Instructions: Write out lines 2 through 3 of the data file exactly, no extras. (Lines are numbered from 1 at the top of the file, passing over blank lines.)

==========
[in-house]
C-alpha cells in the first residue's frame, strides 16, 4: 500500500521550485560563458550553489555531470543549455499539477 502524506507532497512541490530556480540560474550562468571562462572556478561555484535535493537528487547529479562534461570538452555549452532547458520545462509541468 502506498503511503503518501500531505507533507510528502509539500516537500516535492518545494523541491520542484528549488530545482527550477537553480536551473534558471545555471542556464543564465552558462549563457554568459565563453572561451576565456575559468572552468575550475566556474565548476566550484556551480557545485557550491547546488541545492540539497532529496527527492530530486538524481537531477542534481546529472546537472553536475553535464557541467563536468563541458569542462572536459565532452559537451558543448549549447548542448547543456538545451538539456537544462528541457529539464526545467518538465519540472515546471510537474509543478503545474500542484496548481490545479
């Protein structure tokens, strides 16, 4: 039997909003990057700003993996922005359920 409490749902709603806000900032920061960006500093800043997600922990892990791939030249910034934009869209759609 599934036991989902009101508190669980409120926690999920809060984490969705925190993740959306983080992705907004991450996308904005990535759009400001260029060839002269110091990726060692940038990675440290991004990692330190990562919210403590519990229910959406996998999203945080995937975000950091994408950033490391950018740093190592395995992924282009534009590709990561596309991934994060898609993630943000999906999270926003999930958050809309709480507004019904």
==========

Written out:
C-alpha cells in the first residue's frame, strides 16, 4: 500500500521550485560563458550553489555531470543549455499539477 502524506507532497512541490530556480540560474550562468571562462572556478561555484535535493537528487547529479562534461570538452555549452532547458520545462509541468 502506498503511503503518501500531505507533507510528502509539500516537500516535492518545494523541491520542484528549488530545482527550477537553480536551473534558471545555471542556464543564465552558462549563457554568459565563453572561451576565456575559468572552468575550475566556474565548476566550484556551480557545485557550491547546488541545492540539497532529496527527492530530486538524481537531477542534481546529472546537472553536475553535464557541467563536468563541458569542462572536459565532452559537451558543448549549447548542448547543456538545451538539456537544462528541457529539464526545467518538465519540472515546471510537474509543478503545474500542484496548481490545479
């Protein structure tokens, strides 16, 4: 039997909003990057700003993996922005359920 409490749902709603806000900032920061960006500093800043997600922990892990791939030249910034934009869209759609 599934036991989902009101508190669980409120926690999920809060984490969705925190993740959306983080992705907004991450996308904005990535759009400001260029060839002269110091990726060692940038990675440290991004990692330190990562919210403590519990229910959406996998999203945080995937975000950091994408950033490391950018740093190592395995992924282009534009590709990561596309991934994060898609993630943000999906999270926003999930958050809309709480507004019904």